Butler County looking to fill final gaps in 80-mile-plus bike trail

In a few years, bicyclists may be able to ride 83.4 miles from Waterworks Park in Fairfield north to Piqua on constant bike trails, creating what advocates believe would become a significant tourist attraction.

Yet there are 4.7 miles of proposed trail in Butler County that are the only pieces for which no funding has been found: A 1.6-mile stretch in Lemon Twp. between Trenton and Middletown, and another 3.1-mile gap west of Monroe that extends from Lemon Twp. into Liberty and Fairfield townships.

Officials from various local governments plan to meet soon, perhaps the last week of September, to discuss funding possibilities, and the board of the Butler County Transportation Improvement District on Monday authorized its executive director, David Spinney, to attend the meeting and report back.

“The two pieces we’re talking about, we’re a few years from that,” Spinney said. “But the first step is to do the feasibility study. The scope of things I don’t think is that expensive.

“There’s a lot of support for it. Middletown’s done a lot of work on the bike trail. Monroe is now doing it, basically to complete it within the city limits (a 2.4-mile piece scheduled for 2022 construction).”

As for the remaining 4.7 miles, “I believe it should be a multi-jurisdictional project because it benefits residents all through the area,” Spinney said.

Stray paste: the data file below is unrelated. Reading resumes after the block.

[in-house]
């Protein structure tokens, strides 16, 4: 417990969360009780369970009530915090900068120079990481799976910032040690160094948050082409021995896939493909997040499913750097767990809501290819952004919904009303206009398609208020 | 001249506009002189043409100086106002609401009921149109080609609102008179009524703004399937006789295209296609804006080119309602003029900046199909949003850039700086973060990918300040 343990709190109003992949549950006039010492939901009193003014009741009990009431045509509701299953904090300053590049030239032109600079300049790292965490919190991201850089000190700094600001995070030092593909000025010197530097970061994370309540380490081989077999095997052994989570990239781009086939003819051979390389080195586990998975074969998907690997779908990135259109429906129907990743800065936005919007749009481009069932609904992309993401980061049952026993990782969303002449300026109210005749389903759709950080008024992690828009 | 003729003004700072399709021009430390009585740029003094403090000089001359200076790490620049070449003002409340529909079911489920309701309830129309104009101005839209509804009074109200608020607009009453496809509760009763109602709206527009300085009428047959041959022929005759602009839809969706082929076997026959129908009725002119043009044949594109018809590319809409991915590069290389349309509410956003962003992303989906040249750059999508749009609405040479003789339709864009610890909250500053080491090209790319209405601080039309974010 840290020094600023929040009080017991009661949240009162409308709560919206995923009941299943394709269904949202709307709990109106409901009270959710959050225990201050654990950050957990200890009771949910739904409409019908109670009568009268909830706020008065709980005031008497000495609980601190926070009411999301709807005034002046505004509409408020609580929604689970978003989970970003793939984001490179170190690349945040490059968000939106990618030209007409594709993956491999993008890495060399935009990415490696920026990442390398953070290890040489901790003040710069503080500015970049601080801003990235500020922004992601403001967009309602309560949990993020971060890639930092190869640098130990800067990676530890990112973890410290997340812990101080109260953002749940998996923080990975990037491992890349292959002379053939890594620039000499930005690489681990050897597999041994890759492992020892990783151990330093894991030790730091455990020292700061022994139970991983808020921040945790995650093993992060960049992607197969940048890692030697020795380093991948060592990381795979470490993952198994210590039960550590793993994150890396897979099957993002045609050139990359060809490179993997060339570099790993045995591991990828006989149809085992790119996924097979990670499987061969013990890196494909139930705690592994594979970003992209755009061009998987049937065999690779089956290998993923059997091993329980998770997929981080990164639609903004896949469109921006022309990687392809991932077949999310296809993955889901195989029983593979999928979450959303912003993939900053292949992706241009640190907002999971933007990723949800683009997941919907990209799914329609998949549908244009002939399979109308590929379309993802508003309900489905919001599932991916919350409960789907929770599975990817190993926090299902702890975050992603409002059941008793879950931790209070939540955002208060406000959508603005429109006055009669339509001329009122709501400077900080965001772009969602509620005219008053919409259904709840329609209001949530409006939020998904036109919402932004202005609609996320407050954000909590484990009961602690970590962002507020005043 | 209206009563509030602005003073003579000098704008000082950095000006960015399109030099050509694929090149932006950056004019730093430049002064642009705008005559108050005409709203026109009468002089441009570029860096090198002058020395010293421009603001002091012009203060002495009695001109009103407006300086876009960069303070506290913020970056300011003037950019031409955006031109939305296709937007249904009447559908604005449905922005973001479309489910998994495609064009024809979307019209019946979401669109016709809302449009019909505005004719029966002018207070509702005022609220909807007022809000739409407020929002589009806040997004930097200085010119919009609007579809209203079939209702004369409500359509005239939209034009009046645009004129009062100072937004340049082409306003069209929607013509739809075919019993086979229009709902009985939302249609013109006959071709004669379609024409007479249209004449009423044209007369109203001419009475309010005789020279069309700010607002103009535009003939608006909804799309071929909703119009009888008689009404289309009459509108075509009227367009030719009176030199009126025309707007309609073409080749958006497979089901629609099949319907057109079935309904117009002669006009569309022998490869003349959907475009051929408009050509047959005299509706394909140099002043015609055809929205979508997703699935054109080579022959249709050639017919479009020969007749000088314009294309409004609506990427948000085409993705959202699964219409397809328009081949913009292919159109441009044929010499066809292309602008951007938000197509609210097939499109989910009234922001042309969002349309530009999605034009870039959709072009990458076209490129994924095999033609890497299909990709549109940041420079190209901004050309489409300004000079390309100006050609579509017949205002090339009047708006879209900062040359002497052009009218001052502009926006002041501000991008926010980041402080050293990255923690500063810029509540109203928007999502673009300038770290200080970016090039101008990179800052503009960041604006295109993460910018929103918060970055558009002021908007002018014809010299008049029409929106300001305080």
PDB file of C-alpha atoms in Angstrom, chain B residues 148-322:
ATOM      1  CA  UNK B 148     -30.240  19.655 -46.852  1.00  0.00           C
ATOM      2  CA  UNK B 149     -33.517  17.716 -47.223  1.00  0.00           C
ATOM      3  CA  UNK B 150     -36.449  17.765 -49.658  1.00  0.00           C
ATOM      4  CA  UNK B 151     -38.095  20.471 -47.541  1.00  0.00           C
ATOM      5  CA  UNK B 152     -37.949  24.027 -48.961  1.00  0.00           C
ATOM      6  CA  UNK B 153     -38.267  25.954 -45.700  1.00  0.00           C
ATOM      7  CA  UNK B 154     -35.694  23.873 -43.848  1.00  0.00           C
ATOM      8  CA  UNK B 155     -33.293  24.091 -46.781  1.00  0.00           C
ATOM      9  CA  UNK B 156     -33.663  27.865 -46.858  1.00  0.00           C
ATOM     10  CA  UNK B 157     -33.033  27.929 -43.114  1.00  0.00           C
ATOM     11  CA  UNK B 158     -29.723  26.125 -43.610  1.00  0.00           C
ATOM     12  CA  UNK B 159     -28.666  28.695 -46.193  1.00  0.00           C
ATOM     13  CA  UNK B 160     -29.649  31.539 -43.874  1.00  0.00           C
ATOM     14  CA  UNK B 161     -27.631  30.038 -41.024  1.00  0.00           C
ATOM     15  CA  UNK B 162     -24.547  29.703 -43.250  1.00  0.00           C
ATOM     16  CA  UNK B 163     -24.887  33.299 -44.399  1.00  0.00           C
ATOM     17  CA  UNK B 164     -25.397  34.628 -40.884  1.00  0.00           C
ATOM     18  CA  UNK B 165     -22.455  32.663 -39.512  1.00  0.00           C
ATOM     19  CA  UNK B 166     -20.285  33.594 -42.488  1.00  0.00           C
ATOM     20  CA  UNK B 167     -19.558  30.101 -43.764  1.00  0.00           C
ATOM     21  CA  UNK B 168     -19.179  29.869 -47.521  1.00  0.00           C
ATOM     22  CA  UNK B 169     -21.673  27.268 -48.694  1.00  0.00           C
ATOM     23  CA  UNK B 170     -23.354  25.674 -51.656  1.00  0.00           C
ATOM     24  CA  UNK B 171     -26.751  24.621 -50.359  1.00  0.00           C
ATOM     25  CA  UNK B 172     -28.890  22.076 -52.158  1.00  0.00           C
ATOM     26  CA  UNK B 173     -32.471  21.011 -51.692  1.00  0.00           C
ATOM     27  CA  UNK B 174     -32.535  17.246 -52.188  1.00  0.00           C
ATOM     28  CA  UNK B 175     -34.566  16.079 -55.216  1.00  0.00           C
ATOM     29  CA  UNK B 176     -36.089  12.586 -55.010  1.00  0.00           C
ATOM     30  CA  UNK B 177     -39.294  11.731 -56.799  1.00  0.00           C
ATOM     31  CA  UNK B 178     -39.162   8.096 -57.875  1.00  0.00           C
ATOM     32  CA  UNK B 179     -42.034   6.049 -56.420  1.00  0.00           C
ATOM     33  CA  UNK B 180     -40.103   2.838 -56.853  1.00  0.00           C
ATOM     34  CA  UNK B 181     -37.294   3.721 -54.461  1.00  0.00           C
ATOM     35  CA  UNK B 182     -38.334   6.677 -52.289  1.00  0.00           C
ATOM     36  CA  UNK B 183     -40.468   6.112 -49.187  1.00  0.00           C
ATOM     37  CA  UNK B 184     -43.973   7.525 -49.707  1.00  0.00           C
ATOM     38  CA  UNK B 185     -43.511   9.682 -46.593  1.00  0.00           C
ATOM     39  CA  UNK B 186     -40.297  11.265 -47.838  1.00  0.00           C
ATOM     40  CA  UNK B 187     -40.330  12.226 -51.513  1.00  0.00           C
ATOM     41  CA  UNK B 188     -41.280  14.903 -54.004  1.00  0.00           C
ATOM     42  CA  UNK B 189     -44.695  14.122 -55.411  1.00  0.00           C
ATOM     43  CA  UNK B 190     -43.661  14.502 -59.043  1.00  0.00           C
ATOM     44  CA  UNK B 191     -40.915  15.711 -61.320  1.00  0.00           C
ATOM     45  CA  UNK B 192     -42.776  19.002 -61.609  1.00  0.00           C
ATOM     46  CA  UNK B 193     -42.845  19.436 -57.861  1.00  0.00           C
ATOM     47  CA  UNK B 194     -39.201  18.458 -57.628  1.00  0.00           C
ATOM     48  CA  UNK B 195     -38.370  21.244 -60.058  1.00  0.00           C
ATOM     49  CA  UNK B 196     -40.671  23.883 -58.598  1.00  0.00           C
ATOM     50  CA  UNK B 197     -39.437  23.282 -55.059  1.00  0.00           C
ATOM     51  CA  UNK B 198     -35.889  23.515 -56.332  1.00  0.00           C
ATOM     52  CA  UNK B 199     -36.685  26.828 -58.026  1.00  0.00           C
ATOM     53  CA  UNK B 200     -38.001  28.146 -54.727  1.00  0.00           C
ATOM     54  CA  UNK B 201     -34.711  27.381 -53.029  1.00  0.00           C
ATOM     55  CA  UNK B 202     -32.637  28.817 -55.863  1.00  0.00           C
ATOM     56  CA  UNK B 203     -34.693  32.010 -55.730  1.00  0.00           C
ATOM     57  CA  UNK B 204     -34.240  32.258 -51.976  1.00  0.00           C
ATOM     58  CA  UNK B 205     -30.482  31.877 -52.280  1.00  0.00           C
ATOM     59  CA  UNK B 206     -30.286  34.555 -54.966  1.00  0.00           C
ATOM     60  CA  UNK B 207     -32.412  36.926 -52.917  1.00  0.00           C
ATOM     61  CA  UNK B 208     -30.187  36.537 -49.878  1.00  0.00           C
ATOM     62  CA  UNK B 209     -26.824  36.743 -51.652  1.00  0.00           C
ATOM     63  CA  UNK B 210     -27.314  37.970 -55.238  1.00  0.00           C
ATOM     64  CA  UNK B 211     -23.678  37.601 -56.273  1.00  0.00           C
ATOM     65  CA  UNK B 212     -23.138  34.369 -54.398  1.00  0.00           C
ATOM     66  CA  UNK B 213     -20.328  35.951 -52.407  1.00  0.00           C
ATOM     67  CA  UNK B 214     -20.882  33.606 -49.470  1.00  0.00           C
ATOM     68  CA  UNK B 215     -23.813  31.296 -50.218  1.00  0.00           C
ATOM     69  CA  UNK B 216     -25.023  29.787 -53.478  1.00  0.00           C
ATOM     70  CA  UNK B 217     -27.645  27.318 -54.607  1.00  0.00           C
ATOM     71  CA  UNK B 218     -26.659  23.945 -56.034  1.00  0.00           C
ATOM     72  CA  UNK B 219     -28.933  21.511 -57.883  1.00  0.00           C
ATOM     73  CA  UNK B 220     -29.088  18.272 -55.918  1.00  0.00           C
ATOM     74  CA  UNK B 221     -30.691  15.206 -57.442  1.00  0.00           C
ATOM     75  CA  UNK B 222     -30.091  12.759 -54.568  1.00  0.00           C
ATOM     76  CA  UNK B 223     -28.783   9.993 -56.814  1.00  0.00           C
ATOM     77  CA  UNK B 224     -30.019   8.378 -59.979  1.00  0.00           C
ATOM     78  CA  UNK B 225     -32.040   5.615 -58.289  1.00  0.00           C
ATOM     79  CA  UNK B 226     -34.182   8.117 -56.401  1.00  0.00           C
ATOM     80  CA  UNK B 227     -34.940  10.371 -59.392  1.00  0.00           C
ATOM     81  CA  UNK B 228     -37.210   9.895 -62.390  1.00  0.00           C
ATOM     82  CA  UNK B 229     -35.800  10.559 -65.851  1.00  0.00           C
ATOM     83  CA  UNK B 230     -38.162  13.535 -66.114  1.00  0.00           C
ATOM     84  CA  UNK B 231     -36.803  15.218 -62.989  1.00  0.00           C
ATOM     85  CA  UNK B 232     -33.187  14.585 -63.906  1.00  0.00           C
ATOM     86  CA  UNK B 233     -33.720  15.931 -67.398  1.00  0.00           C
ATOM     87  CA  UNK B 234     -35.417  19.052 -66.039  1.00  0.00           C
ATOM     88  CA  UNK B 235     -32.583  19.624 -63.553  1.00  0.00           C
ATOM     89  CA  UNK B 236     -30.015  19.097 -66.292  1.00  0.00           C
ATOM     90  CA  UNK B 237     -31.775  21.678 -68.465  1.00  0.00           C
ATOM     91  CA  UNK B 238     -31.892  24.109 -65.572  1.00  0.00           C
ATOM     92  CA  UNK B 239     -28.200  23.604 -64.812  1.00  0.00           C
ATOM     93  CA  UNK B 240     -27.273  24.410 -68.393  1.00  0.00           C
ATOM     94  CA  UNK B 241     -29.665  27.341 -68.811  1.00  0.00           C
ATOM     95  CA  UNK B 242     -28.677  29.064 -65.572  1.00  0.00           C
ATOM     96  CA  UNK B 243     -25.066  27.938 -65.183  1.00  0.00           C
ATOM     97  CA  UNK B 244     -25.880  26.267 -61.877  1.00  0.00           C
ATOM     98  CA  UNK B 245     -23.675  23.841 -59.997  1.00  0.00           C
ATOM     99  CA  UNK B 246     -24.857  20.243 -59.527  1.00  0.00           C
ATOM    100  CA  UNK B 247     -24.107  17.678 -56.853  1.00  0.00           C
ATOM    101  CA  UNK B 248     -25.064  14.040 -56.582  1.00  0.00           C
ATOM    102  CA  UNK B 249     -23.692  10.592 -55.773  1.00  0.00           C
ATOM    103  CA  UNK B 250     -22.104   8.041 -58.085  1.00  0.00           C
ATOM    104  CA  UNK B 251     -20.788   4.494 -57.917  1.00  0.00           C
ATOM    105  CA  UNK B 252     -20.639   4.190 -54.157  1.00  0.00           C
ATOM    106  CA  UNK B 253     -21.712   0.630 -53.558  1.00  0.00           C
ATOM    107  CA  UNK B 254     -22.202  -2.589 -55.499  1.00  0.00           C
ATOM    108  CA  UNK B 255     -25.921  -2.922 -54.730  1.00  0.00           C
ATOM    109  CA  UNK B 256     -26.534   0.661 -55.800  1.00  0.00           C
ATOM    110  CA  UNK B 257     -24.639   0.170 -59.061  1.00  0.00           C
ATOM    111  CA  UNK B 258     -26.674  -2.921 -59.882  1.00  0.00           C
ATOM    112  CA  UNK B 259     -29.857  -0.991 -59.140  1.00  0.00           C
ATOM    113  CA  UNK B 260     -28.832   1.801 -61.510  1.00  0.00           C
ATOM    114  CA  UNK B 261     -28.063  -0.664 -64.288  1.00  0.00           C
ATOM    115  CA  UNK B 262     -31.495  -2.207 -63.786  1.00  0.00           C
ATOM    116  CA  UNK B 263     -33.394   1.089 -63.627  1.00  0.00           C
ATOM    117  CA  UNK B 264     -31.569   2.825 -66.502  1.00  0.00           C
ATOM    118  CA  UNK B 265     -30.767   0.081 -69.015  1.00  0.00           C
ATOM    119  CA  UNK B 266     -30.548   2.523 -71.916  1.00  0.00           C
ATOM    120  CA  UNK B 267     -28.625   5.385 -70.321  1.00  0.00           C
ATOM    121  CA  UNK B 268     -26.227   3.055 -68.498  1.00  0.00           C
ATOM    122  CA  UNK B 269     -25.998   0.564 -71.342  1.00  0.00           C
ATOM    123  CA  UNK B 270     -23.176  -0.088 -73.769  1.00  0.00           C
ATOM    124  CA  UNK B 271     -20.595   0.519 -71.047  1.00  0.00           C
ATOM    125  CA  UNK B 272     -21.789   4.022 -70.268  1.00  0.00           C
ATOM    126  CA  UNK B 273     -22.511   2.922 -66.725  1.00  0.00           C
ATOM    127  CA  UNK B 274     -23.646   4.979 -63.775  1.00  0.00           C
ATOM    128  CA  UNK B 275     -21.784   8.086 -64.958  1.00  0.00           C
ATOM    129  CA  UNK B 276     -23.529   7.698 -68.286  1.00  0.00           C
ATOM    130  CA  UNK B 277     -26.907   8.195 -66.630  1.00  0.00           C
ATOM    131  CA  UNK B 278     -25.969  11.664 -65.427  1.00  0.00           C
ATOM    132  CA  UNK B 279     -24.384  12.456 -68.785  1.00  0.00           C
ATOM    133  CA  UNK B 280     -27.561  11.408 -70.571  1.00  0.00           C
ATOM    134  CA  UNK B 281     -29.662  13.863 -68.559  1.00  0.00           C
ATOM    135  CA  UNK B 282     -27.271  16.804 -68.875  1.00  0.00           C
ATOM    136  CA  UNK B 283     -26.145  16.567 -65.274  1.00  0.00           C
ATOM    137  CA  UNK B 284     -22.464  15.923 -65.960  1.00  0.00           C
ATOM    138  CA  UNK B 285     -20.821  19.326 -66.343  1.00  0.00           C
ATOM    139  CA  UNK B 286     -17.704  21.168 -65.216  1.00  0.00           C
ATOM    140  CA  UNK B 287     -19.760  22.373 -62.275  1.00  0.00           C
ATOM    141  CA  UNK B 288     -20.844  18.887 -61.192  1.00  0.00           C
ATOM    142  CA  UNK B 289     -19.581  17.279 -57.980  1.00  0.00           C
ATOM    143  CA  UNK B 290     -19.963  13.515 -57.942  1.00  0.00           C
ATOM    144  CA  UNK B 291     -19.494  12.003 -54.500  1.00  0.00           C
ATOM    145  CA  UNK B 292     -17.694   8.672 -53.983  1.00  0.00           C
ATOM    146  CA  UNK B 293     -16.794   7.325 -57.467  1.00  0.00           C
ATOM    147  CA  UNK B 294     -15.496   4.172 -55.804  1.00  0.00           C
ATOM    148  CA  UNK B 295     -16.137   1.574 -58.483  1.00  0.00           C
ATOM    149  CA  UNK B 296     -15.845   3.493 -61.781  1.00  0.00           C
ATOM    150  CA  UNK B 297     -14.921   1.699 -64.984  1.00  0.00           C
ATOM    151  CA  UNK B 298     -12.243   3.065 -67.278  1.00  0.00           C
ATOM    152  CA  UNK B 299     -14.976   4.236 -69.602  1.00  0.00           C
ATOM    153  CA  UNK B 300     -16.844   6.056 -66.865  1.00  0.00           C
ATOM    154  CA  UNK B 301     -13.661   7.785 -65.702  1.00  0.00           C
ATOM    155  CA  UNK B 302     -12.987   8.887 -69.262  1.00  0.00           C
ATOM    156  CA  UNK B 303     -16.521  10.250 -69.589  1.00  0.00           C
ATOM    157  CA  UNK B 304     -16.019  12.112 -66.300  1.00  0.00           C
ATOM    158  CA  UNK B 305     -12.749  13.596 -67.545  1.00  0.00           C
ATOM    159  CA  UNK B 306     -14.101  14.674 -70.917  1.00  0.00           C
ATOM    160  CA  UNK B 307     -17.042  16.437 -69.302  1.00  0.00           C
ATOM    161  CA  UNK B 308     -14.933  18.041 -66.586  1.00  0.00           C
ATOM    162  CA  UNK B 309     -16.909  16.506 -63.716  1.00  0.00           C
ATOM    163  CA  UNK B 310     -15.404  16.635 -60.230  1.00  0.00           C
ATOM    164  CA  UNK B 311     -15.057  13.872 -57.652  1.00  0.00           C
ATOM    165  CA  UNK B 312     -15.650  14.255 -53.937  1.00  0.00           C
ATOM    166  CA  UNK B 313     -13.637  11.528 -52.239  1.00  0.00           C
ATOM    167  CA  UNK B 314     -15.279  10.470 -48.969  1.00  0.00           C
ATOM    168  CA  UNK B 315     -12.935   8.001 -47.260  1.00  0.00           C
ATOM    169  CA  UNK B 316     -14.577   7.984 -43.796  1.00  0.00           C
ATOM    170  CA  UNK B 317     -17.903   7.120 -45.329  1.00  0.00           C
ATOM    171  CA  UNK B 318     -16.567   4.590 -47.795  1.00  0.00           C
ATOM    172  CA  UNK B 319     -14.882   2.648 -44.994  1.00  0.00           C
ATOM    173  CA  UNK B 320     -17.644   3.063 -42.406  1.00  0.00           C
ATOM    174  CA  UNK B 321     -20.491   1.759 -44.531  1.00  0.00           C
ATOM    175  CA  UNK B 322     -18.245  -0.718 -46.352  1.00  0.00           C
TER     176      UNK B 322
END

“If those two gaps were filled, that would take you all the way to Piqua, Ohio,” said Wade Johnston, director of Tri-State Trails, based in Cincinnati, which asked the various local officials to meet and discuss funding possibilities. Meanwhile, Fairfield is seeking grant money to extend the trail further downriver to Marsh Park. Ultimately, proponents hope it will extend farther, into Hamilton County.

“I think that it would mean a lot more potential — we already have fantastic potential here — for attracting visitors near and far, but with an unbroken trail that’s so diverse and interesting as the Great Miami River recreation trail already is, it would just be that much more exciting for people,” said Angela Manuszak, special projects coordinator for the Miami Conservancy District, which is advocating for the Great Miami Riverway tourist attraction.

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